Day 102: The Death of Lazarus

John 10:1-21 Christ spoke of himself using two related images: He is the Good Shepherd who guides his flock and is willing to lay down his life for them, and He is also the Sheepfold, the gateway by which his sheep enter eternal life. THe Old Testament prophets Jeremiah and Exekiel referred to the people of Israel as “the flock” and their leaders as “shepherds,” and Psalm 23 speaks explicitly of the Lord as a shepherd who guards, protects, and cares for his sheep. (CCC 574, 582, 596, 754, 764)

Ch 10:3 Calls his own sheep...leads them out: A sheep pen might have included several different flocks of sheep led by several different shepherds. They would be kept together for the night while someone stood guard and then taken back out to pasture in the morning. Each shepherd would call his own sheep, and they would recognize his voice and follow him out of the sheepfold. The analogy calls for the faithful to recognize the voice of Christ so they may follow him wherever he leads them. The faithful of the Church are the sheepfold that enters through the gate, which is CHRIST. (CCC 1706)

Ch 10:11 The good shepherd: God was ultimately the shepherd of Israel, though he appointed human shepherds such as Moses and Joshua, who spoke on his behalf; Christ is the Good Shepherd from the line of David that was prophesied by Ezekiel (cf. Ex 34:11-24). In the Church, the bishops are shepherds of the faithful in their diocese, assisted by their priests and deacons, who serve their parishes. (CCC 553, 894-896, 1465, 2686)

Ch 10:16 Other sheep:  A reference to the Gentiles, whom Christ invited to become part of the new flock, the Church. Through her teaching and witness to the faith, the Church brings the Gospel message to Catholics and non-Catholics alike. (CCC 60)

Ch 10:17-18 The Sacrifice of Christ made reparation for the sins of the world. Since he is the Son of God, consubstantial (one in being) with the Father and the Holy Spirit, his Sacrifice took on a value with no limits. He rose again on the third day by virtue of his own divine power. (CCC 606, 609, 614, 638, 651-655, 649)

Ch 10:22-30 The Feast of the Dedication of the Temple, or HANUKKAH, marks the reconsecration of the Temple by Judas Maccabeus after it had been desecrated by the Hellenist leader Antiochus IV Epiphanes (cf. 1 Mc 4:36-59; 2 Mc 10:1-8).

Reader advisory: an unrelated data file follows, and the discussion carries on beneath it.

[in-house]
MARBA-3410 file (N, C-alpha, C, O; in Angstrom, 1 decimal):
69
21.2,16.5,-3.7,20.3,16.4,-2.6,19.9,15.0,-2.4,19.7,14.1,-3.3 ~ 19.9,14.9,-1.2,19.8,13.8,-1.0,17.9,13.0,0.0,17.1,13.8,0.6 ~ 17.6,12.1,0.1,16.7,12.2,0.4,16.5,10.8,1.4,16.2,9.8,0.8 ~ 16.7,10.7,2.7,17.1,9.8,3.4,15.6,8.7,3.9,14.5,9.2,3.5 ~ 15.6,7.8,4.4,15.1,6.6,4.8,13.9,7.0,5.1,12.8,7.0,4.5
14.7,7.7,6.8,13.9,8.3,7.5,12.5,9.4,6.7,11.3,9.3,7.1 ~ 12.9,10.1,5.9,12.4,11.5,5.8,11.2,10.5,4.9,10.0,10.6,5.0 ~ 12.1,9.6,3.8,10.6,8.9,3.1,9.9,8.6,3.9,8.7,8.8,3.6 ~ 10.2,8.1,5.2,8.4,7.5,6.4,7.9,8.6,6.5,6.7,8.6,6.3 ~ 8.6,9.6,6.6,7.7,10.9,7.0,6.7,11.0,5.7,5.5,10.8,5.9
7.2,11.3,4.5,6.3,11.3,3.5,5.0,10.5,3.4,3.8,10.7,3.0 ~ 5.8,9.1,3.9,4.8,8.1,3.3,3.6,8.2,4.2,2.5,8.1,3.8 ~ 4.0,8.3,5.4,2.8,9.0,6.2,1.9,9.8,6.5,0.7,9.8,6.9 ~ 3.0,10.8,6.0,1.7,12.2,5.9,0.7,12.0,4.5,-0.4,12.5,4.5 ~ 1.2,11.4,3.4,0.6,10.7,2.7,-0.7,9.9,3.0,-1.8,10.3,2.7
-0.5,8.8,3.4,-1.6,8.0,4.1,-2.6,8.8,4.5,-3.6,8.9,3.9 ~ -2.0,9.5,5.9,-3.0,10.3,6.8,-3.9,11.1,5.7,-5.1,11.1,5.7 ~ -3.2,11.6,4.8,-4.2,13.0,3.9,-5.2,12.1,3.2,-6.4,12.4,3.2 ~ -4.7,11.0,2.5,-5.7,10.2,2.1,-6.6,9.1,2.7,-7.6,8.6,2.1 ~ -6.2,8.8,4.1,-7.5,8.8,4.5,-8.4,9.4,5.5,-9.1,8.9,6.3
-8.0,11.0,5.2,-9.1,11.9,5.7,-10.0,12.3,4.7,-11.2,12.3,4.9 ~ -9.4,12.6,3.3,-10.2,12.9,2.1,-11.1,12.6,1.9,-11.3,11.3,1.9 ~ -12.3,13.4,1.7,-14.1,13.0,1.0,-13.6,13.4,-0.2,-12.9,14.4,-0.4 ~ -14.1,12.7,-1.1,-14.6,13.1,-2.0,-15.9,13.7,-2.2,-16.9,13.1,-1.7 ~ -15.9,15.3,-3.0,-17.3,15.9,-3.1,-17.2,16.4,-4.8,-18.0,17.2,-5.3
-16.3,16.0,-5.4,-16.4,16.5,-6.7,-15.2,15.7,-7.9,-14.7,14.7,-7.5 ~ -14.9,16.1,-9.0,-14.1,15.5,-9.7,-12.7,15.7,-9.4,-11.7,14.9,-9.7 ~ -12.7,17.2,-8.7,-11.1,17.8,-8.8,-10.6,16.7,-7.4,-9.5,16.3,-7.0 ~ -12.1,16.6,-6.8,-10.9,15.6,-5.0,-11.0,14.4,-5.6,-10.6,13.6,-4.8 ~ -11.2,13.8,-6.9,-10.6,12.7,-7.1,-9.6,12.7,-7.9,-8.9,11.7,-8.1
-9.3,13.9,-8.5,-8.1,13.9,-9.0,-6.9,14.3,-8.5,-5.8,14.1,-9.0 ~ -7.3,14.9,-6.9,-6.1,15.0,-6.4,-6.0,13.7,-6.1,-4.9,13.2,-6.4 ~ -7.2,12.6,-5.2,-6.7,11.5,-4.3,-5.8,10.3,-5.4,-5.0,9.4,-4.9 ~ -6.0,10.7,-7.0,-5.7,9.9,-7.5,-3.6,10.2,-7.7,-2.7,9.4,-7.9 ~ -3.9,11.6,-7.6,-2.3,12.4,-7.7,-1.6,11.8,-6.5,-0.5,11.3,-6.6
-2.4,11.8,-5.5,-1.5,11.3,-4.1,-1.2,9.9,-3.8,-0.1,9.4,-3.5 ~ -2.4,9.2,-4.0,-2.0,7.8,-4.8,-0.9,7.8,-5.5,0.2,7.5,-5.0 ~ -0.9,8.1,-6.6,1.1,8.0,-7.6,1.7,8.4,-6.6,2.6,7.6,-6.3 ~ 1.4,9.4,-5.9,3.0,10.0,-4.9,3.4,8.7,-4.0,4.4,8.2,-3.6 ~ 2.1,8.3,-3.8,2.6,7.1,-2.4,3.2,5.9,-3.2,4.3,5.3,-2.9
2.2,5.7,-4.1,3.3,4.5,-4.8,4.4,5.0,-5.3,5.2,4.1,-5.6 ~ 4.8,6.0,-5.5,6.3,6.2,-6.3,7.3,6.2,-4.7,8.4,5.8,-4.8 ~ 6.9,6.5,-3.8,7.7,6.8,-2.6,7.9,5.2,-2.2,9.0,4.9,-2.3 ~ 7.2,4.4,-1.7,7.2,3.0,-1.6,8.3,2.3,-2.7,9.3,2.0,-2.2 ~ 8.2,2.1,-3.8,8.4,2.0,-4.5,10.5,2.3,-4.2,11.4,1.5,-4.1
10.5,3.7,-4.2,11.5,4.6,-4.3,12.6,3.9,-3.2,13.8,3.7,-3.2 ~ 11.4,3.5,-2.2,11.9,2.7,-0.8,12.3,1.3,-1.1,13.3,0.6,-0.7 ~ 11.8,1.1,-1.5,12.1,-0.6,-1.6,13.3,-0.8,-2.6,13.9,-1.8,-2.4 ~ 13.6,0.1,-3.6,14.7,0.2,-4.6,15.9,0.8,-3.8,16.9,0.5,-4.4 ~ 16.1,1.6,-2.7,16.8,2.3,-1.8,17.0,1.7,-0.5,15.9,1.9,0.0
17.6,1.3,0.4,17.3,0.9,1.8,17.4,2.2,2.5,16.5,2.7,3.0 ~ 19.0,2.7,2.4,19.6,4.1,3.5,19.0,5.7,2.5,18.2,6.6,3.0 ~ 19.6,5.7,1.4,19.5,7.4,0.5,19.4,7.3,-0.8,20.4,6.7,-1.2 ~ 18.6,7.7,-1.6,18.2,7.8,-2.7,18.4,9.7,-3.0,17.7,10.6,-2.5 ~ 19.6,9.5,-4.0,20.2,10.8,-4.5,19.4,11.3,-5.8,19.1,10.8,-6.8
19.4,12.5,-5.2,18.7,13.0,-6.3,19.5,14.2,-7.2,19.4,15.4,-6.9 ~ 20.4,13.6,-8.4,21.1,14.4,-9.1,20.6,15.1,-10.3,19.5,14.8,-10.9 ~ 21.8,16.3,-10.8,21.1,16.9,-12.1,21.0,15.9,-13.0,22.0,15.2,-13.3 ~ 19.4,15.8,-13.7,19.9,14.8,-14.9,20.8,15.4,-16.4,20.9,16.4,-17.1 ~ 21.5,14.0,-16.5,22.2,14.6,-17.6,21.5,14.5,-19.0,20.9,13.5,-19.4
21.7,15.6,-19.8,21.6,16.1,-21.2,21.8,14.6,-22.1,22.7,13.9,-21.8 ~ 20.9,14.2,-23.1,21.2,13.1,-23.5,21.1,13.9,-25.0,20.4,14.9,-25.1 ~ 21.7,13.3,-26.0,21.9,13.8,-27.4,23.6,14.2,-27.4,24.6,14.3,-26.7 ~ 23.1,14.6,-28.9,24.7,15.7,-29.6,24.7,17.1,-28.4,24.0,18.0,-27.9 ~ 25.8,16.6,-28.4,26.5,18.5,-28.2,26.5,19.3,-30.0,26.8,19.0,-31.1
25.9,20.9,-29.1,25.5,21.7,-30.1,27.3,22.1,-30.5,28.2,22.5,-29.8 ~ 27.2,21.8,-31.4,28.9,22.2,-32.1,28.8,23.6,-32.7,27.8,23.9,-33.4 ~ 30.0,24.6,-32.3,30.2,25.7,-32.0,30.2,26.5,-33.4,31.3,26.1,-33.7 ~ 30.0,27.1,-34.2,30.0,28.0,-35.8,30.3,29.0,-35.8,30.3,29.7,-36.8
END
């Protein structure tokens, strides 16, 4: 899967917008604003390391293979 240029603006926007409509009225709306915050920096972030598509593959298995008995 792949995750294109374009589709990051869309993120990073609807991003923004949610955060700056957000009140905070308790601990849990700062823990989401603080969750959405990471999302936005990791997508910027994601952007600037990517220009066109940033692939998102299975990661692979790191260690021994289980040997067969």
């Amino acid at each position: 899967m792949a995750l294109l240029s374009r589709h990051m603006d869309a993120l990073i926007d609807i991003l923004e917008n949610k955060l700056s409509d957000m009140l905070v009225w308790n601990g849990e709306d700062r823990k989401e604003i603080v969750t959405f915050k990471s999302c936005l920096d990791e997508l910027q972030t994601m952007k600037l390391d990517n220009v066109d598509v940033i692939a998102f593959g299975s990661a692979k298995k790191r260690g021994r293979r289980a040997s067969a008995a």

Tell us plainly: Jesus was somewhat guarded in revealing his identity as the Messiah to his enemies, possibly to allow him time to complete his mission of teaching and preaching before being subjected to his Passion and Crucifixion. (CCC 548, 582-583, 593)

Ch 10:30 I and the Father are one:  This statement is part of Christ’s gradual revelation of God’s TRIUNE ESSENCE. Christ had previously referred to God as his Father, and here he stated that they are ONE AND THE SAME. This statement reveals that Christ is CONSUBSTANTIAL (one in being) with the Father though a distinct Person. At the Last Supper, Christ will speak about the Holy Spirit, thereby revealing God as a Trinity of Persons. This doctrine of the Trinity can ONLY be known with the light of DIVINE REVELATION. (CCC 590)

Ch 10:31-42 Christ was being accused of blasphemy; therefore, plans began to emerge for his arrest. He invited those who opposed him to recognize at least that his works were prompted by God..

Many came to him: Though some influential people conspired against him, many others came to believe. (CCC 574, 5889,594)

Ch 10:35-38 Scripture cannot be nullified: The Old Testament retains its authority even under the New Covenant, which supersedes but does NOT abolish the Old Covenant. 

Him who the Father consecrated: Consecrated means “set apart as holy.” Christ was making a reference to the consecration of the Temple on its feast. Christ referred to his own Body as a Temple.

Sent into the world: Just as the Father consecrated the Son and sent him into the world to fulfill his mission, so does Christ consecrate his followers to continue his work on earth within their particular states of life. 

Believe the works: The miracles performed by Christ manifest his divine powers and consequently point to his divine nature. (CCC 242, 262, 444,548,591)

Ch 11:1-44 In the raising of Lazarus, Christ showed not only that he has power to raise the dead to life but also that he himself is the Resurrection and the life. This dramatic occurrence is a sign of his future Resurrection and the general resurrection that will take place on the LAST DAY, when  Christ will raise those who have died in faith and lead them to everlasting life and the damned to eternal punishment. (CCC 994, 1001)